The portrait in the North (Belgium/the Netherlands)
Jan Van Eyck, Marco Barbarigo (c.1449) | Peter Paul Rubens, Self-Portrait (1623) | Rembrandt, Self-Portrait (1661) | Vincent van Gogh, Portrait of Dr Gachet Seated at a Table (1890) | Rene Magritte, Not to be Reproduced (1937) | Michael Borremans, Portrait (2005)
The Italian Renaissance, starting with the great quattrocento (15th century) trio Donatello, Brunelleschi and Masaccio, is one of the key periods in history of art.The subject of portraiture is an intriguing aspect of the period that is put under the lens.Today we have photos taken regularly, but how many of us go to the painter or sculptor for a portrait? Back in the 15th century, painted portraits or busts were commissioned by the politically or economically powerful. Not much has changed.
Portraiture in the Early Renaissance, both north and south of the Alps, was the crucial developing phase of development of this genre in Europe. It heralded the modern-day portrait. The focus was no longer exclusively on altarpieces, in which man made a timid appearance, as happened in the Middle Ages. Private patrons of means also started to commission portraits which became an important genre of art in its own right.
Some portraits were intentionally small and, thus, portable. Foremost among them were those by miniaturist Jacometto Veneziano. This exhibition (at the Metropolitan, New York) traces the development of portraiture as a genre, beginning with three tempera on panel paintings produced in c. 1440. From this early phase are several portraits of women with ivory skin, seen in profile, and endowed with lavish dress and jewellery. These portraits were probably produced on the occasion of their betrothal. Within this section is a stunning portrait of a woman by Antonio del Pollaiuolo.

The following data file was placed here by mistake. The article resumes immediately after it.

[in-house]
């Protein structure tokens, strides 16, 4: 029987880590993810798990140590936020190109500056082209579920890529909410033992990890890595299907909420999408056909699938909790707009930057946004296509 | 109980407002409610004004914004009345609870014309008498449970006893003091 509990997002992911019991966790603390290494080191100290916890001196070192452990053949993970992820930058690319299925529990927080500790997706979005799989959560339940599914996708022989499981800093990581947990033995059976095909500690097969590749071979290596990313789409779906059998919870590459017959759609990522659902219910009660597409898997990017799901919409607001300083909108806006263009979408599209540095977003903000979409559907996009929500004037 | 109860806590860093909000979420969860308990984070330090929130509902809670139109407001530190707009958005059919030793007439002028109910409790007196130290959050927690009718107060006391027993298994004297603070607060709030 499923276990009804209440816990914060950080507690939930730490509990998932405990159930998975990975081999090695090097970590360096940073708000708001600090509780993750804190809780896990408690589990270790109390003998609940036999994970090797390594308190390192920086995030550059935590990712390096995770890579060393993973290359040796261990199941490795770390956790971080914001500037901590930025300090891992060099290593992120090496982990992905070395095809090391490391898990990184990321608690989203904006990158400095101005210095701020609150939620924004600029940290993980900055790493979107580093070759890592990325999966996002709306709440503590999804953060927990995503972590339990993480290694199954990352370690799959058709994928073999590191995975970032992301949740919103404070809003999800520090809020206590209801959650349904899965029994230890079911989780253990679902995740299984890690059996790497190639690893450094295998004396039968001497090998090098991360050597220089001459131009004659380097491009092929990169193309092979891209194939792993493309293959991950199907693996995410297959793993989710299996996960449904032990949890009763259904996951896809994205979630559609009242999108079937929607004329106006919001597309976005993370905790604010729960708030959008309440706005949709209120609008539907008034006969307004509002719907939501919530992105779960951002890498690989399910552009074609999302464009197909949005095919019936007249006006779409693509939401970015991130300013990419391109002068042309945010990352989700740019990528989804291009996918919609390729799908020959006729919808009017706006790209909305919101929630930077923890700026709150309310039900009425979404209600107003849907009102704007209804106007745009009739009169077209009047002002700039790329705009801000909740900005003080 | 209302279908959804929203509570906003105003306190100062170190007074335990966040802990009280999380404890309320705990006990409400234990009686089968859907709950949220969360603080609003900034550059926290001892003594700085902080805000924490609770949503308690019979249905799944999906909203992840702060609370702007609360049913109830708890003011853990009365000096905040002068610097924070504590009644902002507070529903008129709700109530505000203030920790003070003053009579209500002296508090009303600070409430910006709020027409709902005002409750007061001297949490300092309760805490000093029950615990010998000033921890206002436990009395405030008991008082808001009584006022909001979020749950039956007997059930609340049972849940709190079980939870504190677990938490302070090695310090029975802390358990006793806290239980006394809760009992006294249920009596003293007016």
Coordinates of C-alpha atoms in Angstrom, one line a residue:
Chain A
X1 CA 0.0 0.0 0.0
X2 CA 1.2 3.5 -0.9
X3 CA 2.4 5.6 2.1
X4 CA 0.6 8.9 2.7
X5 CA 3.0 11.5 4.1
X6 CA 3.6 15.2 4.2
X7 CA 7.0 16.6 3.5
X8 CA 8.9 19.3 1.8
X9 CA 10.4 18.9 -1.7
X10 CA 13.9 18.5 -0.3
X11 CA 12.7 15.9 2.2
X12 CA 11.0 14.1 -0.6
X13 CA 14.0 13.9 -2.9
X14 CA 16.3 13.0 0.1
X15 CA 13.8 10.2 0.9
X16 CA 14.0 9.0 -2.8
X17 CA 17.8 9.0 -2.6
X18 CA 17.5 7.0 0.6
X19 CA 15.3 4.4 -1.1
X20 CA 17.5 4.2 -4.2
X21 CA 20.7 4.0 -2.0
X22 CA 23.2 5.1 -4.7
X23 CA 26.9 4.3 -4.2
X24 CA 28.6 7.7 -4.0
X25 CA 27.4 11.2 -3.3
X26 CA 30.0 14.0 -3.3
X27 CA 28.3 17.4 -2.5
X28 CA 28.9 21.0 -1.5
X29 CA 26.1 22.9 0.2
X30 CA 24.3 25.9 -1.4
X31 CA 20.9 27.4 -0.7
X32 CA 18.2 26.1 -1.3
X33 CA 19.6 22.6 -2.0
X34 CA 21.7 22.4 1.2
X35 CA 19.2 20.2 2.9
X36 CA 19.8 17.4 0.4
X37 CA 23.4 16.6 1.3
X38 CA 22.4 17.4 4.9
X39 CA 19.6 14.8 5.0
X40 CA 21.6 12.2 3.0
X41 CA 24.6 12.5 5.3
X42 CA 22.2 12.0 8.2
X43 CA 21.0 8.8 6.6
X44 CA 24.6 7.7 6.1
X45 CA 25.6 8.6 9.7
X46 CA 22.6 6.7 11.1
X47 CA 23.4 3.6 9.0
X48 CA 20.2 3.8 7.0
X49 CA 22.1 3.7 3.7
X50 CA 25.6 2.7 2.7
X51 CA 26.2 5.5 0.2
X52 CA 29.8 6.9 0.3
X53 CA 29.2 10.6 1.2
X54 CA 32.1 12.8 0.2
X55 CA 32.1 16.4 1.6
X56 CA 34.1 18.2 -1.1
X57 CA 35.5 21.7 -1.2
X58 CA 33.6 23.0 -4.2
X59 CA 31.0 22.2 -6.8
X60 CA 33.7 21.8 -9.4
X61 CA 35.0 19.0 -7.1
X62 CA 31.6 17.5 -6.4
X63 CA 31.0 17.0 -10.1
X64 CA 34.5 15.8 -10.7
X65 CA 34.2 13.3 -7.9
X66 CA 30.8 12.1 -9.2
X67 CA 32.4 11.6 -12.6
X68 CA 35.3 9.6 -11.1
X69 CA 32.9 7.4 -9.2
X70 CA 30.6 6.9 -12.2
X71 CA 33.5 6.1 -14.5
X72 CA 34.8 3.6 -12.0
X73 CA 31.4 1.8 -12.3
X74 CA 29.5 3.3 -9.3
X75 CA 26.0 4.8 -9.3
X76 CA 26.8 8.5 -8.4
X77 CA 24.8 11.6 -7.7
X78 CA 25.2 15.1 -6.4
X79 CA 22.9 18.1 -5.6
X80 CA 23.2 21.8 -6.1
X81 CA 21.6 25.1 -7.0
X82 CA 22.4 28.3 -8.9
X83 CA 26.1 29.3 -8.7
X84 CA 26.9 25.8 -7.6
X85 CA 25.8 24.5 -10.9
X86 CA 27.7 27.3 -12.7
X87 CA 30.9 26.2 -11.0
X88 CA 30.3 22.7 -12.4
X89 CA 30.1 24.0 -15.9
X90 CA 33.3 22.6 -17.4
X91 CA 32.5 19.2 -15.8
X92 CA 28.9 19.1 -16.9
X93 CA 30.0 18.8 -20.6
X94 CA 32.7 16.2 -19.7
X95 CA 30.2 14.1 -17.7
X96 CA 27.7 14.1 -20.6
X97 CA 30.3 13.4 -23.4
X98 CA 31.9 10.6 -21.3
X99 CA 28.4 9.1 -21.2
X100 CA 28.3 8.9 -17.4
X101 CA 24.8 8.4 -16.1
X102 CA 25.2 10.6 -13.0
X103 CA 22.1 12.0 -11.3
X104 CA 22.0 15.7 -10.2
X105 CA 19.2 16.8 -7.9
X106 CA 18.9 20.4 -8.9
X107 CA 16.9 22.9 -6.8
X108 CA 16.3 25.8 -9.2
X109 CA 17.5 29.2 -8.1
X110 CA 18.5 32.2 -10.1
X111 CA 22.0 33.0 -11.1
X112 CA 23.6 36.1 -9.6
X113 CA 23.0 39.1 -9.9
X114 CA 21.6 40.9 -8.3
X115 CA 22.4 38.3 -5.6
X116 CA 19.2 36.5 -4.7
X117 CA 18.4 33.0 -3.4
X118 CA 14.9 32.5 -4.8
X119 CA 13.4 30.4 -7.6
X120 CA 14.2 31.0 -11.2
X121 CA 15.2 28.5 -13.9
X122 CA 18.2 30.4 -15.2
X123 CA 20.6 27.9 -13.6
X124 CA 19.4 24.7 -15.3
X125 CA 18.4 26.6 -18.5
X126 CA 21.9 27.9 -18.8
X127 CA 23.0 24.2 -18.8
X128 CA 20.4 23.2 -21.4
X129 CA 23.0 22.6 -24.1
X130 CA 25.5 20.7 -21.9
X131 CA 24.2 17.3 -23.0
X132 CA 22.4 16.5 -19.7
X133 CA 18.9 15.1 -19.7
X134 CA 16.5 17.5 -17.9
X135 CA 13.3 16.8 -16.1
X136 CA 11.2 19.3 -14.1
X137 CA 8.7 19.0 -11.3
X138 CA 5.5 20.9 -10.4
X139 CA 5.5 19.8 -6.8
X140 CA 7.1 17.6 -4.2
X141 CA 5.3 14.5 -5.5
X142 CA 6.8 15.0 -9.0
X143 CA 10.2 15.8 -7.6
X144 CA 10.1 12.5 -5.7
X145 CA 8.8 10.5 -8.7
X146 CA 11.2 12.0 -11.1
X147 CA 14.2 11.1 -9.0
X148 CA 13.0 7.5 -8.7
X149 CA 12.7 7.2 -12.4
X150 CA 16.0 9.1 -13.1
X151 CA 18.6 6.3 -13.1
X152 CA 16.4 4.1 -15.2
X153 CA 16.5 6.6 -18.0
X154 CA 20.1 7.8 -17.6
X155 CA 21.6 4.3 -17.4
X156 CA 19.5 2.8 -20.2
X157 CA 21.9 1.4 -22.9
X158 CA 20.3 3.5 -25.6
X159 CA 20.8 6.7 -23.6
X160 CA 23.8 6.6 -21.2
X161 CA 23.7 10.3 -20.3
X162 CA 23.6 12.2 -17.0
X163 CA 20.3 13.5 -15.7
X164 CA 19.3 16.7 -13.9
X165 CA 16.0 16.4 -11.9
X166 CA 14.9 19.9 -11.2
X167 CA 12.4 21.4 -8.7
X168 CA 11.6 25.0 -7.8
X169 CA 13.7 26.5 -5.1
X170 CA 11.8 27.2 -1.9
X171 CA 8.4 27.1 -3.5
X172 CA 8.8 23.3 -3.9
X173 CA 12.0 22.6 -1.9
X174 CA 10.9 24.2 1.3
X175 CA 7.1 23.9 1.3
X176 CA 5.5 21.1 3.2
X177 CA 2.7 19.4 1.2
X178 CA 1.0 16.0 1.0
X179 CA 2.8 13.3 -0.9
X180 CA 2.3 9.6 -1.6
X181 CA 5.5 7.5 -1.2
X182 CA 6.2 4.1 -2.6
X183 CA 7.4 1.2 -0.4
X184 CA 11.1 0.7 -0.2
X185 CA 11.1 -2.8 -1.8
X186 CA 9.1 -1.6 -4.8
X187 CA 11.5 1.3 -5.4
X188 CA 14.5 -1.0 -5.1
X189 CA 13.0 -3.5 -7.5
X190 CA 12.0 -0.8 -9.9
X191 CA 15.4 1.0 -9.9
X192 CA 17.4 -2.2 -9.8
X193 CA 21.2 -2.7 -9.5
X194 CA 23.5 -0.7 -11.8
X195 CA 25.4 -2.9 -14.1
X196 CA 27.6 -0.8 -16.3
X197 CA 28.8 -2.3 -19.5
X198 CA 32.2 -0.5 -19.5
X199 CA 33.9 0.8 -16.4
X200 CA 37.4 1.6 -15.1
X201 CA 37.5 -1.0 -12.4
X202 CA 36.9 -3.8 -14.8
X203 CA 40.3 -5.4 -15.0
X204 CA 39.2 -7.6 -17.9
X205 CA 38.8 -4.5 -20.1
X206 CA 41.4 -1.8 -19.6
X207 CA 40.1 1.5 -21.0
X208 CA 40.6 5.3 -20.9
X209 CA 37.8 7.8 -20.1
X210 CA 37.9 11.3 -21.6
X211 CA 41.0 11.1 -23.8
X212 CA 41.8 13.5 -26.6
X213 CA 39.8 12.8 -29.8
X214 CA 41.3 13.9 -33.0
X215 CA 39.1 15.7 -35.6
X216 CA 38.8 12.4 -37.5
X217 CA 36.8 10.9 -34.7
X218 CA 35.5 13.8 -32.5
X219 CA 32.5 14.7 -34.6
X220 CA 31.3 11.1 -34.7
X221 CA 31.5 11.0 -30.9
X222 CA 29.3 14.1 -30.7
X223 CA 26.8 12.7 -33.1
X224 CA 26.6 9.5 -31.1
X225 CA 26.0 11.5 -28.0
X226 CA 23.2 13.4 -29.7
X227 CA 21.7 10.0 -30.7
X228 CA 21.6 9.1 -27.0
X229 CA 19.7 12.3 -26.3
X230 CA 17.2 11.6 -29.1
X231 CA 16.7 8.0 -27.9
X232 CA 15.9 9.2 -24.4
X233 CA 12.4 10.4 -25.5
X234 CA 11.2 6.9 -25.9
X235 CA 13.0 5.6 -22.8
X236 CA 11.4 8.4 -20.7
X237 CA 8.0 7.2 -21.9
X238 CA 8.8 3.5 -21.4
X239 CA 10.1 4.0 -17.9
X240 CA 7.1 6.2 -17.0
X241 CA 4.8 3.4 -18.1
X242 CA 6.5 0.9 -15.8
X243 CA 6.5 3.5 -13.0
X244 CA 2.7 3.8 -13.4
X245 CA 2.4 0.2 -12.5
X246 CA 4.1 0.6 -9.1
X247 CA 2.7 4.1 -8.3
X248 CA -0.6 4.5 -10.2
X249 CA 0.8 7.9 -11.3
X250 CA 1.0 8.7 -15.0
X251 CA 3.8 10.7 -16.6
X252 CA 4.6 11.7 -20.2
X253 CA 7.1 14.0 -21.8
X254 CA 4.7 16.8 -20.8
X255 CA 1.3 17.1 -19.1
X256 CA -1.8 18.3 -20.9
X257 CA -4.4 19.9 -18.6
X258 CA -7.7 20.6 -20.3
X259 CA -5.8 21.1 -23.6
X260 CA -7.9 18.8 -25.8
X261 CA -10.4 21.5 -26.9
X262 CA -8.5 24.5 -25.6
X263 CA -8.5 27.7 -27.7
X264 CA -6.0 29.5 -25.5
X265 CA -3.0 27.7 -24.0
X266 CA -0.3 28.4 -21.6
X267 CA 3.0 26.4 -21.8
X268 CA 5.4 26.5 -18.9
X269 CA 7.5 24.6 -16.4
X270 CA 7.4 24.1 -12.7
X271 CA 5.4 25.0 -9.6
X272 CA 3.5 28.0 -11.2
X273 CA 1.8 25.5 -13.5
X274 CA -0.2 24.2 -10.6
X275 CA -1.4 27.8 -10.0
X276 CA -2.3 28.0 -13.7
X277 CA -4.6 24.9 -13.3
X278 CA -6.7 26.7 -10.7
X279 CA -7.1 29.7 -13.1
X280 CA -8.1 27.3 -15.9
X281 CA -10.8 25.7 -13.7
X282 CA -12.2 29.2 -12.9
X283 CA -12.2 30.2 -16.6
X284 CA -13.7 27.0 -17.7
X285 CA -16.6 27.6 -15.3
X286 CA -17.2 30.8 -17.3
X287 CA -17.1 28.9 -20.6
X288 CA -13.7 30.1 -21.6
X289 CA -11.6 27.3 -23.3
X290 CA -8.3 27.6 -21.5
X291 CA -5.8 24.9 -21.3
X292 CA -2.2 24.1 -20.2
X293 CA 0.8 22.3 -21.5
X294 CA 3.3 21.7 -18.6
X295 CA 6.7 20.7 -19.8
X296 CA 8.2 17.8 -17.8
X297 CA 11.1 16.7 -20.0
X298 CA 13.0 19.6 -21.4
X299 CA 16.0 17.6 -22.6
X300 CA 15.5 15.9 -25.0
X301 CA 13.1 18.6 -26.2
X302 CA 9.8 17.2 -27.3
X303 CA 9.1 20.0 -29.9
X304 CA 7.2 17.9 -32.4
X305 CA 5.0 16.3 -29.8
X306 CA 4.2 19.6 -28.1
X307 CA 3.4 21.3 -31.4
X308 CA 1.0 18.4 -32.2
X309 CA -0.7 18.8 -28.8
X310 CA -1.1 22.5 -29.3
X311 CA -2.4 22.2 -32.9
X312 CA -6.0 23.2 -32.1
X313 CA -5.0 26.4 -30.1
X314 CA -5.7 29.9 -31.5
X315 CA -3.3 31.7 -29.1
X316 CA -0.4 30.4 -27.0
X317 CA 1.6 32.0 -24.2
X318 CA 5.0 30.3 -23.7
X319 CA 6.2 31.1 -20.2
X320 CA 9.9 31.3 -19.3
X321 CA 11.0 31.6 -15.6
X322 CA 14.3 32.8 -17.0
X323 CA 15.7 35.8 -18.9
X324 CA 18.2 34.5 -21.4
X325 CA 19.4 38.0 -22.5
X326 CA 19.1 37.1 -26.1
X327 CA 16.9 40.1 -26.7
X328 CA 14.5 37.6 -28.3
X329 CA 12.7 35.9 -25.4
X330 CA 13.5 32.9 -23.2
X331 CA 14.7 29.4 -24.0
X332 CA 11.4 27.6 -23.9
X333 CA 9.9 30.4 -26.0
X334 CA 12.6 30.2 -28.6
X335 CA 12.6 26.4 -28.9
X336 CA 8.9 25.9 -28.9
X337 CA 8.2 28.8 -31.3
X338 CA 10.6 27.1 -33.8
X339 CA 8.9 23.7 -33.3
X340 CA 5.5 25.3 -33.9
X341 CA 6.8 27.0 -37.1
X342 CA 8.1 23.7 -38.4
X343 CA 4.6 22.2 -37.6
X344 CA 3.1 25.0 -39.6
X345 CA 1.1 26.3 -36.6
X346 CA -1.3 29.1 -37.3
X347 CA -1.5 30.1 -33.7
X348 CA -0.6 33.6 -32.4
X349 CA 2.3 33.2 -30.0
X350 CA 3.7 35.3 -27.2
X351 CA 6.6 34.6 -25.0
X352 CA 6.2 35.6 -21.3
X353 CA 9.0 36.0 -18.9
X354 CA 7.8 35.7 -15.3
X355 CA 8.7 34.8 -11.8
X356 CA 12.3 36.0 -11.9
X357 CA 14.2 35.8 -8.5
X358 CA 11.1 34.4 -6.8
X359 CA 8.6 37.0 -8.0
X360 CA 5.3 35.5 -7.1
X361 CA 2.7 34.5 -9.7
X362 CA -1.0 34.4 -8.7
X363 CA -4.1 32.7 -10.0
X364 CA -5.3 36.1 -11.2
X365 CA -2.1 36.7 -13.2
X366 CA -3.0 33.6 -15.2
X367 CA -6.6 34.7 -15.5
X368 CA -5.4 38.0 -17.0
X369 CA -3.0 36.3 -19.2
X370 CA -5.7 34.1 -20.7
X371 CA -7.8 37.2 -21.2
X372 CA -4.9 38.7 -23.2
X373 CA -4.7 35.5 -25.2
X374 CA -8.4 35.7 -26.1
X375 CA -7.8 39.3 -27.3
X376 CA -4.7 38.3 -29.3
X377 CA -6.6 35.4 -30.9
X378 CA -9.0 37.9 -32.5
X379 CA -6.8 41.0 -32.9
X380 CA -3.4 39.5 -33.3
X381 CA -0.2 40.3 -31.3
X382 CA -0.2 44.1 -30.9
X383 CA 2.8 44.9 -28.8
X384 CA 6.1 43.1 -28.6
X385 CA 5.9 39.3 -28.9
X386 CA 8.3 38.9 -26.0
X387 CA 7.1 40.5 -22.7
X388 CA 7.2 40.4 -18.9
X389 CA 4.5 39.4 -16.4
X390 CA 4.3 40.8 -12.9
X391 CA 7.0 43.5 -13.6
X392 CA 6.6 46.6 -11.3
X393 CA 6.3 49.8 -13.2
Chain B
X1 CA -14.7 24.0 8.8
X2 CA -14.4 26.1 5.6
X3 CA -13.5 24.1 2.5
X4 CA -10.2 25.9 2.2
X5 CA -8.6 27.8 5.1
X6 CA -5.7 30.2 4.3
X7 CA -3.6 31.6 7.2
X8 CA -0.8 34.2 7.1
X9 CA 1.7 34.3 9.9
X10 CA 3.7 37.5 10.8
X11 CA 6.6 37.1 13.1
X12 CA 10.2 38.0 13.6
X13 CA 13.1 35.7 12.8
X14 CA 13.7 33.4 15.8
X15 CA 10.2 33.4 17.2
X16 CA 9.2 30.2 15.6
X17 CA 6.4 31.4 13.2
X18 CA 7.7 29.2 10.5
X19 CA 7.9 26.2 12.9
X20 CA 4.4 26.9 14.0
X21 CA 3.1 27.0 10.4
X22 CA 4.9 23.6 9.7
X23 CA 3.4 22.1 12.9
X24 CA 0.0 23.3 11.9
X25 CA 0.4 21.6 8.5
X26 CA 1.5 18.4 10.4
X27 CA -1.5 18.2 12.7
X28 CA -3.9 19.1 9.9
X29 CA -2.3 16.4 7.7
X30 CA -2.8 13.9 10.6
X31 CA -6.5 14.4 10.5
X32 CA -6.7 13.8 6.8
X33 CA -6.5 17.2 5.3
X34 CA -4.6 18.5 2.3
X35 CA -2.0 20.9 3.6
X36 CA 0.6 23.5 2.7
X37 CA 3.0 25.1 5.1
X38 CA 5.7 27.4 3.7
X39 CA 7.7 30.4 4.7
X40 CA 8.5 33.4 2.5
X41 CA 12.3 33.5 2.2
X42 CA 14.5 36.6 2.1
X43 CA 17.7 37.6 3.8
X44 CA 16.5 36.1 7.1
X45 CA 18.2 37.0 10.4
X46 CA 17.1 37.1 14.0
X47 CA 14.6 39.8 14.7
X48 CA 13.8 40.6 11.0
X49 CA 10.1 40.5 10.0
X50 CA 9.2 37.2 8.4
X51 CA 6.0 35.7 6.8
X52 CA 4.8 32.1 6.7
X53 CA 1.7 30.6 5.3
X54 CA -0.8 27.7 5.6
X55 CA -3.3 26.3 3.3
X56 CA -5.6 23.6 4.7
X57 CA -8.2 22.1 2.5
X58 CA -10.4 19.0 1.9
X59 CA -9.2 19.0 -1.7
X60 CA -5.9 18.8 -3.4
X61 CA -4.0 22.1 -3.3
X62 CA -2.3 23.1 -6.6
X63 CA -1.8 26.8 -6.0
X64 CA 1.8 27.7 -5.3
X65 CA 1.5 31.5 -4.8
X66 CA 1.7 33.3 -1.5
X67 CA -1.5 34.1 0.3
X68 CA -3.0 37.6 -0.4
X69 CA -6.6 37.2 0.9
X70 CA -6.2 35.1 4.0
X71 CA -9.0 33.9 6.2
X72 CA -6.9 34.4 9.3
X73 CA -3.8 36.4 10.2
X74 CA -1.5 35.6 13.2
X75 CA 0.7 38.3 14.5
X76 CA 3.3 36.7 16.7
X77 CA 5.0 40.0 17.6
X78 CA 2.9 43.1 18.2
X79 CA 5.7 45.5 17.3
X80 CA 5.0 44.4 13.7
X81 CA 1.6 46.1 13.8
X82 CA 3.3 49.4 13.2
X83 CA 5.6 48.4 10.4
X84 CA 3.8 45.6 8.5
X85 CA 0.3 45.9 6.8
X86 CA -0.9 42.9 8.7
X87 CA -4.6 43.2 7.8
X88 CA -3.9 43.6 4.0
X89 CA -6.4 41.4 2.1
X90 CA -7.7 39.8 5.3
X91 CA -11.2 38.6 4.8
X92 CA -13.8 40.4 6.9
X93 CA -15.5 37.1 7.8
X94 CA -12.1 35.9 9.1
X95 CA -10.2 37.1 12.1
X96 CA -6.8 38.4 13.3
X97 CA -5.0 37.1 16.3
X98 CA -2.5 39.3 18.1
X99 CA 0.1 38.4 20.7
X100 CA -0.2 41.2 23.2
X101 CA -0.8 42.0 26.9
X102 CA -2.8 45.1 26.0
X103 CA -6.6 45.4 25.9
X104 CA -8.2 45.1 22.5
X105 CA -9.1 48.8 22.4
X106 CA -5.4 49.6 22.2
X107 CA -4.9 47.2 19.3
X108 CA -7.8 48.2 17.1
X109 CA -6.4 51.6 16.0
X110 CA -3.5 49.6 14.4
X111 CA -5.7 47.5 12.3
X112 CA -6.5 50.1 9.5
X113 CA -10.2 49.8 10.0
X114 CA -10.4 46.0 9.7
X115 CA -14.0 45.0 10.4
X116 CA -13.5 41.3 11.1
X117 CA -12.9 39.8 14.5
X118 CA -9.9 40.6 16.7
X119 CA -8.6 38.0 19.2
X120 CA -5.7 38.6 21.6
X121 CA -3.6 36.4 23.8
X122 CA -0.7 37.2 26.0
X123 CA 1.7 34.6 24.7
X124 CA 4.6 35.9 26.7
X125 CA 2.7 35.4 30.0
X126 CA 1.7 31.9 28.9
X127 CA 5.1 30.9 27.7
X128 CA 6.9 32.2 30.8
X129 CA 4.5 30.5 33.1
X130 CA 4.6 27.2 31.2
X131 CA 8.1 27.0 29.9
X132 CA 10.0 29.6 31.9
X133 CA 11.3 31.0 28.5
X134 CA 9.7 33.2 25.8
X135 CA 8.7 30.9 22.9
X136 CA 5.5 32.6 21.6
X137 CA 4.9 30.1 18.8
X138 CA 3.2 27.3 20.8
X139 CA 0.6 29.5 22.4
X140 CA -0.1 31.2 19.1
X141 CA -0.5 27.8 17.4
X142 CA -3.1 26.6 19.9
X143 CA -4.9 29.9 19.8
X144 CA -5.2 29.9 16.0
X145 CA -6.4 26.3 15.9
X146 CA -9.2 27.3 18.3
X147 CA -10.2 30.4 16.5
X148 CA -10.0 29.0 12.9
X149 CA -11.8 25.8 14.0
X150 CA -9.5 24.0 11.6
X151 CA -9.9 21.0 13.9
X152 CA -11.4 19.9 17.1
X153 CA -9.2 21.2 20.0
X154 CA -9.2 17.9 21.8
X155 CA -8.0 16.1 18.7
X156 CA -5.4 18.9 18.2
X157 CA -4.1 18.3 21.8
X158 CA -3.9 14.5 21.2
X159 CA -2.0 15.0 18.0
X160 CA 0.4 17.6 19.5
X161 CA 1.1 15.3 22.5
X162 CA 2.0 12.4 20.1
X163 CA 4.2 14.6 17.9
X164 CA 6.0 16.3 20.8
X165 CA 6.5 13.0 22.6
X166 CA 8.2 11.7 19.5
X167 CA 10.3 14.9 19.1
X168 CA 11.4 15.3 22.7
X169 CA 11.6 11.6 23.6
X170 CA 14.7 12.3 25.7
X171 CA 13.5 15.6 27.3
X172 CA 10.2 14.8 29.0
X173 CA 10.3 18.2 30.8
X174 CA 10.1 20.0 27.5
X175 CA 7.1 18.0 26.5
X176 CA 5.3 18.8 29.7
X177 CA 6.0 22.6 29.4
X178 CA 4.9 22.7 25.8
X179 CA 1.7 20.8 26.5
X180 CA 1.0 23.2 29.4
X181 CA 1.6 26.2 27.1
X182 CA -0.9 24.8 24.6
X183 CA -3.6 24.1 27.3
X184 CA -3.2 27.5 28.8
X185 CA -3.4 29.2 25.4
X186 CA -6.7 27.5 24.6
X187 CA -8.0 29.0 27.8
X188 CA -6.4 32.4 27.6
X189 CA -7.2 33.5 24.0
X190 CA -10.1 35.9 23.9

Two arresting Sandro Botticelli portraits of Simonetta Vespucci, Giuliano de’ Medici’s lover, have a big presence. In one, the beautiful sitter’s hair is elaborated with pearls, while in the other, her blonde mane is highlighted with real gold, which has a truly glistening effect. A good section of the exhibition is dedicated to the Medici men, the most powerful family of Renaissance Florence. As you would expect, Lorenzo the Magnificent features prominently, with his death mask also being on display.
This then leads you to another section of portraits of prominent Florentines. Among the better known and touching paintings is Domenico Ghirlandaio’s Portrait of an Old Man and a Boy of 1490, where an old man who suffers from rhinophyma, which is why his nose is covered in warts, is recorded in a tender moment with a young boy.
Other rooms tackle further aspects of portraiture, but I will fast forward to the last phases highlighted – to portraits produced in Venice and the Venetia region of Italy. Foremost among these are those by Giovanni Bellini and Antonello da Messina. Antonello’s influence on the development of portraiture in the Veneto (thanks to his being influenced by Northern Renaissance portraiture) was of seminal importance. His achievements were of outstanding importance.
One immediately notices the predilection for the profile views in painting of the early phases of portraiture being reviewed. The practice wavered in the next decades. The use of the profile view may seem archaic when compared to the three-quarter view, that was heralded primarily in countries to the North of the Alps; but there is a good reason for its persistence in Italy – the influence of Roman portrait coins.
What is clear is the fact that even though all of the portraits show a likeness of the sitter and capture the sitter’s character, it is the Northern Renaissance artists who apply a tradition of harsh realism which they inherited from the Gothic Style. The inclusion of a Portrait of a Man with a Roman Coin by Hans Memling emphasises this point.
Beautifully curated and providing a brilliant nostalgic journey to a time of prime importance in the history of civilisation, we are given a unique opportunity to be transported back to the Renaissance and to relive its people’s loves and ambitions, even if for a little while. [x]